'A hā'unga (welcoming gift of hog, kava and crops) presented to the Prime Minister and his delegation in Vava'u. Photo/ Hon 'Akosita Lavulavu
Kiliki ‘i he halangaope ‘i ‘olunga’ ke ke fanongo ki he fakataha ‘a e kāinga Vava’u’ mo e ‘Eiki Palēmia’ ‘i he lea fakaTonga’.

Sponsored:

An audio of the Prime Minister’s meeting in Vava’u was provided by the Prime Minister’s office and transcribed and translated into English by Kaniva News. This English version of the audio had been abridged.

A businesswoman has raised with the Prime Minister her concerns about what she described as spouses of staff at Ministry of Immigration becoming partners with foreign business operators in Vava’u.  

‘Aneti Taumoepeau asked why another business woman in Vava’u was doing  businesses with Chinese, but did not own a business.

She claimed there were foreign business owners in Vava’u who did not hold the appropriate visa permits.

Taumoepeau said she was disappointed to see these foreigners succeeding when they did not go through the struggles she experienced when she started her businesses in 1990s.

Taumoepeau, who owned 12 acres of kava plants and once operated a night club and a pearl farm, told the Prime Minister foreign business operators should come to Vava’u under a business licensed category so that government could collect money from those applications.

She also complained that her businesses did not receive any funding from the government business loan scheme.

The Minister of Finance Tevita Lavemaau told Taumoepeau to contact his office so they could sort out her concerns about the scheme.

Poor airline services

A retired government director told Hon Tu’i’onetoa that tourists to Vava’u had complained because of the poor service and expensive charges imposed by the inter-island airline.

Former Director of the Ministry of Agriculture Haniteli Fa’anunu told the Prime Minister the national airline service was late and it did not keep to its schedules.

Fa’anunu, who is from Tu’anekivale, said the $30 charges imposed on international travelers to Vava’u was too much.

He suggested reconstructing the Vava’u international airport and extending it so that wide-body airliners such as Boeing 747s could land in Vava’u.

He said the international airport should move to Holonga and leave the domestic airport at Leimātu’a which is currently the international airport.

He said the roads at Tu’anekivale which tourists used were among the worst in Tonga.

Fa’anunu is the owner of the ‘Ene’io Botanical Garden at Tu’anekivale.

He said the main road was too narrow and the roadside vegetation needed to be cut down and removed.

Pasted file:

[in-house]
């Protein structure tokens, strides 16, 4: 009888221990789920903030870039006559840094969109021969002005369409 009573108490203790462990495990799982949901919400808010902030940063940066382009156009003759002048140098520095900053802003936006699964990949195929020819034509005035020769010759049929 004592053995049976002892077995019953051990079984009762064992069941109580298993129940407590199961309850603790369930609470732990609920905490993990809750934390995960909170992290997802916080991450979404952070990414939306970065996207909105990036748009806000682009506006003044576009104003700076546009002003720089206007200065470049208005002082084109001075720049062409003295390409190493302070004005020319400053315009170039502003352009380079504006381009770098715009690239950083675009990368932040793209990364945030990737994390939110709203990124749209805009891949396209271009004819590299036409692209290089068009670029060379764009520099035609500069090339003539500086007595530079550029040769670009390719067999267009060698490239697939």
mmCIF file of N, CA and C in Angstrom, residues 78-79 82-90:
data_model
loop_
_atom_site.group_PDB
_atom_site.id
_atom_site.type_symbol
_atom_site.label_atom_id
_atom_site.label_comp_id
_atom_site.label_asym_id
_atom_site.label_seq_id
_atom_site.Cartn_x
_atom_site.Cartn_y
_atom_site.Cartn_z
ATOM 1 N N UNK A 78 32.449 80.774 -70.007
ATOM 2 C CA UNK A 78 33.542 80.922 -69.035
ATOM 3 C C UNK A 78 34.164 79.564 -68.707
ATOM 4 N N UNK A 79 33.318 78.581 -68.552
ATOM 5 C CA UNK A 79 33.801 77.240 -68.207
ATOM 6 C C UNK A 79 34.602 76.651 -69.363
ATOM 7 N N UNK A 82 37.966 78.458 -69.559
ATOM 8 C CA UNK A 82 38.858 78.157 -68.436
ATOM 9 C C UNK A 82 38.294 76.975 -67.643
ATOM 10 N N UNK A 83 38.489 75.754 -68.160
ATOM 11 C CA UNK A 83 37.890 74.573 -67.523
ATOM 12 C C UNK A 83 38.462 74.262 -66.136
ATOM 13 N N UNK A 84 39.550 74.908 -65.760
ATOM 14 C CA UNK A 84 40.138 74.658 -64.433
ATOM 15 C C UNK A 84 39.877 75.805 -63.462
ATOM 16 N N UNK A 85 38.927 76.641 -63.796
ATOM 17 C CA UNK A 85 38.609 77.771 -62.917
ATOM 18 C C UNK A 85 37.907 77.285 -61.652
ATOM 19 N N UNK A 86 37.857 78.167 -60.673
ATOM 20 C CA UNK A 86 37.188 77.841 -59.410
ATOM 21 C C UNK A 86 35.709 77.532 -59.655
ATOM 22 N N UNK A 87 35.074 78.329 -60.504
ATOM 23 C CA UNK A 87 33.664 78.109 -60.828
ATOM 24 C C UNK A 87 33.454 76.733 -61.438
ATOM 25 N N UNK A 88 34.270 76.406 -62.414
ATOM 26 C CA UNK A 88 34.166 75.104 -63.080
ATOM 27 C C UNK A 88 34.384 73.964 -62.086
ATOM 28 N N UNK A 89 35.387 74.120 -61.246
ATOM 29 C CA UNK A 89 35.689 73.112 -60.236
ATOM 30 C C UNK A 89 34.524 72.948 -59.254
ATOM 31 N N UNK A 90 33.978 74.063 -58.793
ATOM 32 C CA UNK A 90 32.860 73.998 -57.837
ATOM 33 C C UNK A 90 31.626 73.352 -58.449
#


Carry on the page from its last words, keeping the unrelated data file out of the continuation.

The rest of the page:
He asked the Prime Minister to repair the roads ahead of the upcoming visit of a cruise ship to Vava’u in March.

He said bus drivers always complained about the conditions of the roads.

Fa’anunu said ‘Ene’io beach was popular with tourists, as was his botanical garden.

Level of government staff

He also told the Prime Minister the level of government senior staff at Vava’u should be upgraded from OIC and additional people should be  employed at deputy levels.

He said developments in Vava’u were stalled and it was a pity to see it reflected in what he described as the worrying status of the tourism industry and the labour and commerce sectors.

He said these industries were really needed for the development of Vava’u. 

He told the Prime Minster to bring better educated and young government staff to Vava’u.

He said he and his house in ‘Ene’io were supportive of the Prime Minister’s government policies and priorities.

He said he was emotional when he heard on the radio that Hon. Tu’i’onetoa won the premiership election.

He praised the Prime Minister’s leadership when he led the delegation to Vava’u last week. He said it was an “indication of a very good leader.”

The Prime Minister said he has talked to two new airlines and he believed this would lead to a solution to resolve the problems with the domestic airline.

He also said his Cabinet has approved an extension of the Vava’u international airport by 1000 metres.

The Minister of Tourism ‘Akosita Lavulavu, the Minister of Police, Lord Nuku, the Minister of Agriculture, Fisheries and Forestry Lord Tu’ilakepa as well the Prime Minister thanked the Vava’uans at the meeting for sharing with them their concerns and supports.  

The Minister of MEIDECC Hon Poasi Tei, who was the Master of Ceremonies, told the meeting all their concerns had been recorded and would be dealt with accordingly.

The main points

  • A businesswoman has raised with the Prime Minister her concerns about what she described as spouses of staff at Ministry of Immigration becoming partners with foreigners business operators in Vava’u. 
  • ‘Aneti Taumoepeau asked why another business woman in Vava’u was doing  businesses with Chinese, but did not own a business.

1 COMMENT

LEAVE A REPLY

Please enter your comment!
Please enter your name here